Best known for his award-winning designs for An Inspector Calls, which he worked on with Stephen Daldry, Ian MacNeil admits to being ‘insanely selective’ about the work he does. ‘An Inspector Calls enabled me to pick and choose and it gave me confidence,’ he says.
Both MacNeil’s parents were involved in the theatre and he says it was inevitable he would become an actor or a designer since he had ‘an instinct for it from an early age. I went to a summer school in the US wanting to act, but soon realised that the guys doing design were having a much richer experience than the wannabe actors.’
Like most designers over 40, MacNeil was lucky enough to link up with the then thriving regional circuit, doing stints at the Birmingham Rep and Manchester Library Theatre.
‘You only really learn this job by doing it, so it is vital to do shows on a main stage when you’re learning your craft,’ he says. ‘Being thrown in the deep end is the best thing that can happen to a young designer.’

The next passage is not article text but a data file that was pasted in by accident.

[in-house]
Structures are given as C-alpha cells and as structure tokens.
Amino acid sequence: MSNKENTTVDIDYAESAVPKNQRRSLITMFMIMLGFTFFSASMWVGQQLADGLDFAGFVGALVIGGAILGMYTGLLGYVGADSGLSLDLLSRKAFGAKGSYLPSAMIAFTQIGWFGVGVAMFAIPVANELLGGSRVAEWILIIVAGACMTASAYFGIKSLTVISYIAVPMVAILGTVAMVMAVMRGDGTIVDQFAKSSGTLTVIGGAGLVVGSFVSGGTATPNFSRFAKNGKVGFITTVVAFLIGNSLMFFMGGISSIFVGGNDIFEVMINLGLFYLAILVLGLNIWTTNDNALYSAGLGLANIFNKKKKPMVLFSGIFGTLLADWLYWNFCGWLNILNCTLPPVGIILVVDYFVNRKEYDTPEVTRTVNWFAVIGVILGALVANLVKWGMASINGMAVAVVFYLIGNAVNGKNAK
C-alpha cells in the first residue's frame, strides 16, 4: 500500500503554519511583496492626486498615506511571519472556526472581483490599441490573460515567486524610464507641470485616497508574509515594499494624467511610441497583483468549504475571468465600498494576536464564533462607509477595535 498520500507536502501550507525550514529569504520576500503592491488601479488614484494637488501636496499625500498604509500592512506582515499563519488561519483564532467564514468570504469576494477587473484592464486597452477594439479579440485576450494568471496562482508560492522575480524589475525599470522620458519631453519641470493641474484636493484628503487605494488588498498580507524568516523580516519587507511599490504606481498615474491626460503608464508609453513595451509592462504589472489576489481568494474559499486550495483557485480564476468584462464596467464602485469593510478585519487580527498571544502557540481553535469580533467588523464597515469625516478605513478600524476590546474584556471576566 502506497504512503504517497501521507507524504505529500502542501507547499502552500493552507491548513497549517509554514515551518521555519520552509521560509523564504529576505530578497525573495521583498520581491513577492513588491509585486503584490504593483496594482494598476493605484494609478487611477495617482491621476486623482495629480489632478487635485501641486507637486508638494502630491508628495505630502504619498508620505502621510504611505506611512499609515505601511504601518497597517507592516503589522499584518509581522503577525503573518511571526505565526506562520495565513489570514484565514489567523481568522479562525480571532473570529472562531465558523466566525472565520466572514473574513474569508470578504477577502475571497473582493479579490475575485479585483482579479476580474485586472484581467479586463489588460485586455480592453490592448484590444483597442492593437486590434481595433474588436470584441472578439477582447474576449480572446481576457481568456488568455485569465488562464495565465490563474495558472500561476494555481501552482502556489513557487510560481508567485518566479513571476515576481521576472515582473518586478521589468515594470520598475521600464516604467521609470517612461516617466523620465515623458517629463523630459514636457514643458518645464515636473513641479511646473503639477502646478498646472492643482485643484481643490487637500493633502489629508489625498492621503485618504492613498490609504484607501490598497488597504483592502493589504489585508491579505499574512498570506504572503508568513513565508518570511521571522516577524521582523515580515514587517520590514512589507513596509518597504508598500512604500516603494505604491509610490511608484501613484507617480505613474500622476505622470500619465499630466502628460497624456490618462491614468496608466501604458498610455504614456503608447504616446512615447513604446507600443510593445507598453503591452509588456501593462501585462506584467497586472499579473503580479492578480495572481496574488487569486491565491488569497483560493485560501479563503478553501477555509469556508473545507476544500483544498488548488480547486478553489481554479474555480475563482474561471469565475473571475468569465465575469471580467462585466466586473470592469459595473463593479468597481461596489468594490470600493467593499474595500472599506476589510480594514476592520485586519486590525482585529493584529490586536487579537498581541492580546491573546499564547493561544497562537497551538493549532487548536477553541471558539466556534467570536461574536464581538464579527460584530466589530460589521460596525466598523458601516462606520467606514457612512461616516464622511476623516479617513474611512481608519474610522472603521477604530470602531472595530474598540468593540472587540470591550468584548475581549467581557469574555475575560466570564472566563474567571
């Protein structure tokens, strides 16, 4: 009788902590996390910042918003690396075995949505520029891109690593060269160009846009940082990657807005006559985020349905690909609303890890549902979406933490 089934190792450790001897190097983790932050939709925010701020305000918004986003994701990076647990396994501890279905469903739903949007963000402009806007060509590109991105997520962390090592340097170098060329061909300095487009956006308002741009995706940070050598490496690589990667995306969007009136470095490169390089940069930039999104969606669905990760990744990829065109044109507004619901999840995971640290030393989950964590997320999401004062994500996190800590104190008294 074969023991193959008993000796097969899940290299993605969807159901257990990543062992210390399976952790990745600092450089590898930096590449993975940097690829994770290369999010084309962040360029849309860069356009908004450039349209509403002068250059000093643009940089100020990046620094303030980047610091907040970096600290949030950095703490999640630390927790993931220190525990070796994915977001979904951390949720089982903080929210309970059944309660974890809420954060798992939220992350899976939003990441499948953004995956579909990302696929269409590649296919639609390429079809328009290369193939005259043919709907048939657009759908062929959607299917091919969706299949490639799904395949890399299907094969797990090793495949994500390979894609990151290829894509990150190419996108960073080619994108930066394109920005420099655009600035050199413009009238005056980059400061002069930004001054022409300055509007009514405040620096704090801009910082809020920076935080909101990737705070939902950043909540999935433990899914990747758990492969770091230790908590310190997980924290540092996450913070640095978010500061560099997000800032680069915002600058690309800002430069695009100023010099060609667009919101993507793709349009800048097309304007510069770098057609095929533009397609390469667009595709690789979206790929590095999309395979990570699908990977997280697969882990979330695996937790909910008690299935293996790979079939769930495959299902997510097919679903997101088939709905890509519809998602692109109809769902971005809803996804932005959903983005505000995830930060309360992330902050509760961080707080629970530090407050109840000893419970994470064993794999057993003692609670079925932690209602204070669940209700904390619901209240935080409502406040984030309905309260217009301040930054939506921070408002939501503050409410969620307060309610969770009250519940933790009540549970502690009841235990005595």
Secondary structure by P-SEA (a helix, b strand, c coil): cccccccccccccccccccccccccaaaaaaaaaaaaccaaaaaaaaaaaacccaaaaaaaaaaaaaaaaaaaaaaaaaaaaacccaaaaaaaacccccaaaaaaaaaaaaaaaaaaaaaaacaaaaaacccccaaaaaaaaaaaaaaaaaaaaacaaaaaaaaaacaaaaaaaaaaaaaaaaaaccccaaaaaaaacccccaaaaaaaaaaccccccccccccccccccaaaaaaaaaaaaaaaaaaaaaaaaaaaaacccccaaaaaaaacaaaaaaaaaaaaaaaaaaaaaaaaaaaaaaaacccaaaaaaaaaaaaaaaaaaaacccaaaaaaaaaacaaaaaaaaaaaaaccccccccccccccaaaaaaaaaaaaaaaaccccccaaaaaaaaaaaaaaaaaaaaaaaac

His incredibly varied CV includes everything from grand opera – one of his Prague exhibits is Monteverdi’s Il Ritorno d’Ulisse In Patria – to low-budget fringe shows, taking in a world tour by the Pet Shop Boys along the way. He is currently working on a musical version of the film Billy Elliott, with music by Elton John and Stephen Daldry directing.
‘I’m not surprised a lot of people want to be stage designers. It’s a fun thing to do. But it is also tough, lonely and extraordinarily badly paid. A lot of young designers fall by the wayside because they are paid so little and expected to put in a ridiculous amount of time on each project,’ says MacNeil.
Tanya McCallin – Golden Triga winner
After studying architecture and interior design in Melbourne, Australia, where she grew up, Tanya McCallin came to England aged 20 and studied theatre design at the Central School (now Central St Martins College) of Art and Design, under Ralph Koltai. Her first job was at the Royal Shakespeare Company in Stratford-upon-Avon, where her actor father, Clement McCallin, was a member.